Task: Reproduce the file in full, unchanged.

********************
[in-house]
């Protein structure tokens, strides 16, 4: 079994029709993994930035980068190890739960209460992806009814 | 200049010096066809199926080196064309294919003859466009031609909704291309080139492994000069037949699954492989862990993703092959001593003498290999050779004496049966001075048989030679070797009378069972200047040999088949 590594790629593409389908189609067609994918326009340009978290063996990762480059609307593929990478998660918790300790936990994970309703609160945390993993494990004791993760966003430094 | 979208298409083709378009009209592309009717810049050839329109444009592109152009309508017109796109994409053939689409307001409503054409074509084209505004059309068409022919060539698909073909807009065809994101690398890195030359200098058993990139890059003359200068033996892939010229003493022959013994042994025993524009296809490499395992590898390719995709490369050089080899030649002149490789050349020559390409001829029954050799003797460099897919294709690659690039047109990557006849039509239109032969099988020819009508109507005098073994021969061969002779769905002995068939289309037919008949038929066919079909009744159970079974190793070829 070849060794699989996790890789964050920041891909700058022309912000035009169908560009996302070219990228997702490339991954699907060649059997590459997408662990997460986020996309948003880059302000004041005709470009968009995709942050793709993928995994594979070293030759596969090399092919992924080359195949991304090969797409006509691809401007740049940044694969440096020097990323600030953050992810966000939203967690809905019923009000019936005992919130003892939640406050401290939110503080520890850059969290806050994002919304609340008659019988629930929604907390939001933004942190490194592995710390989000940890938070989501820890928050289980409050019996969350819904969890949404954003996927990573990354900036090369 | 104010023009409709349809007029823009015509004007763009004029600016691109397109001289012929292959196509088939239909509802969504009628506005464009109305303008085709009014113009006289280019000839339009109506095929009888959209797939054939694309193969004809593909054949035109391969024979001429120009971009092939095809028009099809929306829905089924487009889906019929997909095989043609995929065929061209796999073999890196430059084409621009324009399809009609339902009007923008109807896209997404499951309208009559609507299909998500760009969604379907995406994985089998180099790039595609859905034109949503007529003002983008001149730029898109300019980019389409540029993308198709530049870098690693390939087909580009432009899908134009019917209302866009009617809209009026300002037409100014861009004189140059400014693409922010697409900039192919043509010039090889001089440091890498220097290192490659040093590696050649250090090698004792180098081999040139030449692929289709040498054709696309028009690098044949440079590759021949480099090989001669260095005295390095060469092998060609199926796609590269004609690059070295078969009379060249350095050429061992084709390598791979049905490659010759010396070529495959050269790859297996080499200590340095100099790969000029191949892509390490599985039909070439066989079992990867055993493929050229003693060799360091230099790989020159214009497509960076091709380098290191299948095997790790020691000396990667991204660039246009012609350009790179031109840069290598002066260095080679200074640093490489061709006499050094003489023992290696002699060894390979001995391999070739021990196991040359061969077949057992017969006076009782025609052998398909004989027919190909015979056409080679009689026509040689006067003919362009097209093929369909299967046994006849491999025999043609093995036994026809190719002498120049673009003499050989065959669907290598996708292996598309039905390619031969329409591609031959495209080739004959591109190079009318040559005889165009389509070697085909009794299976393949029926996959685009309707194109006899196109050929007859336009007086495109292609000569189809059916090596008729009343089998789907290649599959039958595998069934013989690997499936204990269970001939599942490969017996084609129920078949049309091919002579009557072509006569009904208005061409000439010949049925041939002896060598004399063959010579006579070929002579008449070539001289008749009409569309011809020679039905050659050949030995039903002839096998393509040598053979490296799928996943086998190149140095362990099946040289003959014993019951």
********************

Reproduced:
[in-house]
């Protein structure tokens, strides 16, 4: 079994029709993994930035980068190890739960209460992806009814 | 200049010096066809199926080196064309294919003859466009031609909704291309080139492994000069037949699954492989862990993703092959001593003498290999050779004496049966001075048989030679070797009378069972200047040999088949 590594790629593409389908189609067609994918326009340009978290063996990762480059609307593929990478998660918790300790936990994970309703609160945390993993494990004791993760966003430094 | 979208298409083709378009009209592309009717810049050839329109444009592109152009309508017109796109994409053939689409307001409503054409074509084209505004059309068409022919060539698909073909807009065809994101690398890195030359200098058993990139890059003359200068033996892939010229003493022959013994042994025993524009296809490499395992590898390719995709490369050089080899030649002149490789050349020559390409001829029954050799003797460099897919294709690659690039047109990557006849039509239109032969099988020819009508109507005098073994021969061969002779769905002995068939289309037919008949038929066919079909009744159970079974190793070829 070849060794699989996790890789964050920041891909700058022309912000035009169908560009996302070219990228997702490339991954699907060649059997590459997408662990997460986020996309948003880059302000004041005709470009968009995709942050793709993928995994594979070293030759596969090399092919992924080359195949991304090969797409006509691809401007740049940044694969440096020097990323600030953050992810966000939203967690809905019923009000019936005992919130003892939640406050401290939110503080520890850059969290806050994002919304609340008659019988629930929604907390939001933004942190490194592995710390989000940890938070989501820890928050289980409050019996969350819904969890949404954003996927990573990354900036090369 | 104010023009409709349809007029823009015509004007763009004029600016691109397109001289012929292959196509088939239909509802969504009628506005464009109305303008085709009014113009006289280019000839339009109506095929009888959209797939054939694309193969004809593909054949035109391969024979001429120009971009092939095809028009099809929306829905089924487009889906019929997909095989043609995929065929061209796999073999890196430059084409621009324009399809009609339902009007923008109807896209997404499951309208009559609507299909998500760009969604379907995406994985089998180099790039595609859905034109949503007529003002983008001149730029898109300019980019389409540029993308198709530049870098690693390939087909580009432009899908134009019917209302866009009617809209009026300002037409100014861009004189140059400014693409922010697409900039192919043509010039090889001089440091890498220097290192490659040093590696050649250090090698004792180098081999040139030449692929289709040498054709696309028009690098044949440079590759021949480099090989001669260095005295390095060469092998060609199926796609590269004609690059070295078969009379060249350095050429061992084709390598791979049905490659010759010396070529495959050269790859297996080499200590340095100099790969000029191949892509390490599985039909070439066989079992990867055993493929050229003693060799360091230099790989020159214009497509960076091709380098290191299948095997790790020691000396990667991204660039246009012609350009790179031109840069290598002066260095080679200074640093490489061709006499050094003489023992290696002699060894390979001995391999070739021990196991040359061969077949057992017969006076009782025609052998398909004989027919190909015979056409080679009689026509040689006067003919362009097209093929369909299967046994006849491999025999043609093995036994026809190719002498120049673009003499050989065959669907290598996708292996598309039905390619031969329409591609031959495209080739004959591109190079009318040559005889165009389509070697085909009794299976393949029926996959685009309707194109006899196109050929007859336009007086495109292609000569189809059916090596008729009343089998789907290649599959039958595998069934013989690997499936204990269970001939599942490969017996084609129920078949049309091919002579009557072509006569009904208005061409000439010949049925041939002896060598004399063959010579006579070929002579008449070539001289008749009409569309011809020679039905050659050949030995039903002839096998393509040598053979490296799928996943086998190149140095362990099946040289003959014993019951």